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Australia is Heading for Economic Disaster

The Australian economy is heading southward and this does not mean we are moving closer to Antarctica. Our financial health is still in primary products. The price and demand for iron ore and coal still drives the economy. At the moment the foot is really off the accelerator and we are idling downhill. We will eventually reach the bottom. Then the country will have big problems.

Tax revenue is already falling due to lower demand by China. US demand for Chinese good remains sluggish. As the world economy falls it impacts strongly on Australia. We have not made the move away from agriculture and manufacturing. This is mainly because our resource bowl has kept wages high. Manufacturing countries always have a wage differential advantage. In time, wages will rise in China as they have in Japan. Then companies will probably move to Southeast Asia.

The hope that Australia will have a increase in IT start-ups to offset the fall in resource exports is not well founded. Products in the Internet sphere have short lives, a few years at most. IT moves on the initiative of individuals. It never will be a mass employer. We need to forget this pie in the sky and concentrate on something else.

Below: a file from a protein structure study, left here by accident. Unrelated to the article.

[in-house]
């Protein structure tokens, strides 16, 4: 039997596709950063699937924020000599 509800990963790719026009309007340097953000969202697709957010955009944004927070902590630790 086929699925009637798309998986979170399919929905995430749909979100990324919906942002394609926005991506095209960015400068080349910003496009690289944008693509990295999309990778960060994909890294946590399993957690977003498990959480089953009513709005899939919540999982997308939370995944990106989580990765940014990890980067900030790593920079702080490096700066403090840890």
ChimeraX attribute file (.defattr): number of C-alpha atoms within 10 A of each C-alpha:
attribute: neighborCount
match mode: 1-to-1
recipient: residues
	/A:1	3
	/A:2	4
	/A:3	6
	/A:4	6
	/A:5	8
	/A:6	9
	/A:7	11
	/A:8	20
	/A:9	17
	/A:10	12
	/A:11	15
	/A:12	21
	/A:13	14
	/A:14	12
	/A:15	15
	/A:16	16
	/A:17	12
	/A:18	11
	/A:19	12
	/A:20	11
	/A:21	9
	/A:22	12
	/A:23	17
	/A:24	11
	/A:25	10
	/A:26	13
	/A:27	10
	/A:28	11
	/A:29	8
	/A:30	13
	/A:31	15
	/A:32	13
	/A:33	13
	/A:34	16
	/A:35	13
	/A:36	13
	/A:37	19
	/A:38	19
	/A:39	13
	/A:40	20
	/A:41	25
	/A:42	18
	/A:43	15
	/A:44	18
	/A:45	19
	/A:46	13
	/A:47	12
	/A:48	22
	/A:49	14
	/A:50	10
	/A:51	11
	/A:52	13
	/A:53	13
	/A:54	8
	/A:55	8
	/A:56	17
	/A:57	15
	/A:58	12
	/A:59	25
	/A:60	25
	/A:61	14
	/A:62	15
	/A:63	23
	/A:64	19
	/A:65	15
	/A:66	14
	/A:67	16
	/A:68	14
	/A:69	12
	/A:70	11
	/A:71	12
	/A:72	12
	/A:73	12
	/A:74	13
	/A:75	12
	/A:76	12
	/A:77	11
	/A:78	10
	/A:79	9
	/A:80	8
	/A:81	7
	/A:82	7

It will cost to improve employment. Government will have to subsidize companies to keep jobs here. Politicians make the same incorrect assumption over and over again - the free market will solve all economic problems. The free market has never done much without human input.  International trade exists due to comparative advantage. If a country does not have this in a sector, other sectors that do must pay.

A start would be tax breaks for enterprises who bring home their support services from India and the Philippines. To allow mining employment to fall without stimulation elsewhere is economic suicide. The country will fall into a very deep hole down the track. Opening more shopping centres is not the way go. This is not increasing the capital base. It is dividing up the market between too many sellers.
Economics by Ty Buchanan
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